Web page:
Written by Richa Daga
A smart city is based on efficient and reliable infrastructure to achieve sustainable economic growth. But can a city be called smart if its roads have traffic congestion or roadways get blocked by landslides, or it witnesses frequent road accidents? These are just a few of the challenges faced by cities on their way to becoming smarter. The solution to meet the needs of the present and scale to the requirements of future transport applications lies in Intelligent Transportation. Intelligent Transportation Systems (ITS) use various technologies for collecting, analyzing, and managing data in real-time. The growing need to transport data instantaneously has caused increased network demands which require support from a robust communication network infrastructure backbone. This article highlights the next-generation networking technologies to build Smart Cities powered by Smart Transportation.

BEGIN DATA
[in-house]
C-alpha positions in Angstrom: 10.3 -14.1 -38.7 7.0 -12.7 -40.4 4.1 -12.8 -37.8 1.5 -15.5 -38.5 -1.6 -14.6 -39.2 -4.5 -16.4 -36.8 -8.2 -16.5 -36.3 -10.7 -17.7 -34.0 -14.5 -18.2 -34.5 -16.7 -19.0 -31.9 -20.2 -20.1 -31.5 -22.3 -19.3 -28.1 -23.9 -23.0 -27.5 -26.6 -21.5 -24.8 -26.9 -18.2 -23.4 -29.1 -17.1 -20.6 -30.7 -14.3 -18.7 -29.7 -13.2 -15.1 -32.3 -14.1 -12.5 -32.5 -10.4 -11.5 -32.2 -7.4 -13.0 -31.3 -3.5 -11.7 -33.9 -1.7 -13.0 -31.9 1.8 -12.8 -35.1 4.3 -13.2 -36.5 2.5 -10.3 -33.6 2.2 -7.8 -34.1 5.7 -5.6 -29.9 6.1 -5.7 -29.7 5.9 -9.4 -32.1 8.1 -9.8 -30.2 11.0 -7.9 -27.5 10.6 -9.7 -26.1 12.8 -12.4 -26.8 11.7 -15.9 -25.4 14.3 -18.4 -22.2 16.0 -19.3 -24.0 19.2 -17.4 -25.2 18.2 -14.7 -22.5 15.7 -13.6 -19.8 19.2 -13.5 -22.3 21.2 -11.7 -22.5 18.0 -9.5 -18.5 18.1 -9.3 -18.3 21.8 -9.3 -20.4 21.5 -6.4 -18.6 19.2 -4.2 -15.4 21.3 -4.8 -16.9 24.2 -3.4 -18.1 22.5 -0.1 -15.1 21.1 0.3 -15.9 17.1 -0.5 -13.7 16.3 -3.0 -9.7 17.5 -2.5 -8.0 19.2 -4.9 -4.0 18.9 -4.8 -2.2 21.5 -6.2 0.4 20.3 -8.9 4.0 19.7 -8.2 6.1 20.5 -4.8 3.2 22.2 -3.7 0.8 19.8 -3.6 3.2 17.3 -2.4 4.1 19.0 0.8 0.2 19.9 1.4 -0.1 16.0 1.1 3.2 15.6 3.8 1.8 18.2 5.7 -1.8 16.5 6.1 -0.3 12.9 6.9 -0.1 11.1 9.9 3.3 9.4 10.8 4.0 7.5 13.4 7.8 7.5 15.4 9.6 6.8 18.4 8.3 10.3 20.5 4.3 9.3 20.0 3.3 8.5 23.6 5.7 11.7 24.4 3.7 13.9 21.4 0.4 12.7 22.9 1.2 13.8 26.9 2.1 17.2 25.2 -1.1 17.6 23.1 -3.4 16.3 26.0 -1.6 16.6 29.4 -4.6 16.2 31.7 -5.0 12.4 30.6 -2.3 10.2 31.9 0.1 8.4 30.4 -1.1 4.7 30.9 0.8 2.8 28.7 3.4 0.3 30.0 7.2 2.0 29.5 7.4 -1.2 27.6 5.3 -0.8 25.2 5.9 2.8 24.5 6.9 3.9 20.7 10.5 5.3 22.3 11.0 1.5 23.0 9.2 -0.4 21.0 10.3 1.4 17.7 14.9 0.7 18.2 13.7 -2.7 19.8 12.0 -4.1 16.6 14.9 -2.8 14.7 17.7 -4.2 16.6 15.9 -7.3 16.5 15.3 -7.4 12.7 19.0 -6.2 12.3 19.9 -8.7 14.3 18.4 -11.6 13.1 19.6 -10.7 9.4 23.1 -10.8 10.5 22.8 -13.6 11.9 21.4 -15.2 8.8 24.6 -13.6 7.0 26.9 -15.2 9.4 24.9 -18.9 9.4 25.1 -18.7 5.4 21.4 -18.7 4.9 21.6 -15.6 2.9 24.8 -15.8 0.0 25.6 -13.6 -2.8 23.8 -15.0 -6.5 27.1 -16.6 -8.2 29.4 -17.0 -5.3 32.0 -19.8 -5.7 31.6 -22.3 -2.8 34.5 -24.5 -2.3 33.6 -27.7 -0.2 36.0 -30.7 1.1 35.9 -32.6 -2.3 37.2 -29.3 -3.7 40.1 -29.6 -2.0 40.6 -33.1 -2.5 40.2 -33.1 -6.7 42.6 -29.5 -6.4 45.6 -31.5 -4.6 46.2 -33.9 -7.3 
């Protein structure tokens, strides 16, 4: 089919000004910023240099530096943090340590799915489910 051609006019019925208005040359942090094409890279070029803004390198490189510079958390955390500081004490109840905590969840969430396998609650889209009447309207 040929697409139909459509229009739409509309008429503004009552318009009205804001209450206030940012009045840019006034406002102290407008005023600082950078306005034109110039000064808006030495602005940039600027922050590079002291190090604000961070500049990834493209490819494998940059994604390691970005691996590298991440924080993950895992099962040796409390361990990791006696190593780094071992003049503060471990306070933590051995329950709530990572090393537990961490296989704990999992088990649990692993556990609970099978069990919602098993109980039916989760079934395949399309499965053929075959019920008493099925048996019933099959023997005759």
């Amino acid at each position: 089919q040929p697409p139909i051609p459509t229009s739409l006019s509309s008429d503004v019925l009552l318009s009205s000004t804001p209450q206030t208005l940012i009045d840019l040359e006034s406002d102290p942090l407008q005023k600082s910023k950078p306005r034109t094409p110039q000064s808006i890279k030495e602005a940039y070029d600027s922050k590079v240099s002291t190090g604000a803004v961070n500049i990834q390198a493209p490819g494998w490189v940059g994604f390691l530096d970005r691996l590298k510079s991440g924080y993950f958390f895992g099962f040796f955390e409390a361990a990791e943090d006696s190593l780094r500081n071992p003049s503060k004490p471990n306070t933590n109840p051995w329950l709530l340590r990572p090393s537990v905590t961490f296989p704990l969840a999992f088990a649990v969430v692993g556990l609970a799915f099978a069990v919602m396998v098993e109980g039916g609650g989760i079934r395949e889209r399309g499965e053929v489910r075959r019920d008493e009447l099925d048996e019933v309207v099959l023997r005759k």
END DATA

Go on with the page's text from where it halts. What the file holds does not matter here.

Benefits of Smart Transportation
Smart transportation has many important benefits:
- Real-time traffic alerts and navigation data available in today’s automobiles prove valuable by providing information helpful to re-route paths due to road closures or natural disasters.
- Vehicle identification systems and online payments allow commercial vehicle operators to travel without needing to stop at tolls.
- Adjustable traffic signal timing at traffic intersections based on the behavior of vehicles and pedestrians allows the automobiles to stop or move dynamically depending on the current state of crossing and thus reduces congestion and travel time.
- Infrared technology detects the presence of animals and alerts drivers, thus reducing crashes between vehicles and wildlife which can come on the road unaware in rural areas.
- Network operators can inform authorities of accidents or natural hazards instantaneously so that immediate help can reach the affected person or area. State-of-the-art traffic management systems collect and distribute traveler information and help to dispatch emergency response teams at the affected location.